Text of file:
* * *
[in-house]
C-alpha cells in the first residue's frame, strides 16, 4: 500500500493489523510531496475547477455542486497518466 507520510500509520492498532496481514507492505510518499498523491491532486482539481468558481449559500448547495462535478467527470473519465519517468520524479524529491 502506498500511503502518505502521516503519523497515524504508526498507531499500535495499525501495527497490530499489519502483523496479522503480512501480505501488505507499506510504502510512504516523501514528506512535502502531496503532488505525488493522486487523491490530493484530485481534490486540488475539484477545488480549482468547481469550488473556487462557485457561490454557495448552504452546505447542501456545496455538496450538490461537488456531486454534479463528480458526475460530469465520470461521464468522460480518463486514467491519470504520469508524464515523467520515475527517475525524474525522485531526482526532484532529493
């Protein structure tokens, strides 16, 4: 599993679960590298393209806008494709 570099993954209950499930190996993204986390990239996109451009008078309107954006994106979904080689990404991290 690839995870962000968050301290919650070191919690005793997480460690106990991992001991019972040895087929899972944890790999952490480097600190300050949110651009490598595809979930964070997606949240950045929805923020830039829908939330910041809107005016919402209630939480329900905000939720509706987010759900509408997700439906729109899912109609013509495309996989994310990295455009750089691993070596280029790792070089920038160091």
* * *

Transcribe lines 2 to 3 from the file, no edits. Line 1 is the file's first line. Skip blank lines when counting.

C-alpha cells in the first residue's frame, strides 16, 4: 500500500493489523510531496475547477455542486497518466 507520510500509520492498532496481514507492505510518499498523491491532486482539481468558481449559500448547495462535478467527470473519465519517468520524479524529491 502506498500511503502518505502521516503519523497515524504508526498507531499500535495499525501495527497490530499489519502483523496479522503480512501480505501488505507499506510504502510512504516523501514528506512535502502531496503532488505525488493522486487523491490530493484530485481534490486540488475539484477545488480549482468547481469550488473556487462557485457561490454557495448552504452546505447542501456545496455538496450538490461537488456531486454534479463528480458526475460530469465520470461521464468522460480518463486514467491519470504520469508524464515523467520515475527517475525524474525522485531526482526532484532529493
């Protein structure tokens, strides 16, 4: 599993679960590298393209806008494709 570099993954209950499930190996993204986390990239996109451009008078309107954006994106979904080689990404991290 690839995870962000968050301290919650070191919690005793997480460690106990991992001991019972040895087929899972944890790999952490480097600190300050949110651009490598595809979930964070997606949240950045929805923020830039829908939330910041809107005016919402209630939480329900905000939720509706987010759900509408997700439906729109899912109609013509495309996989994310990295455009750089691993070596280029790792070089920038160091």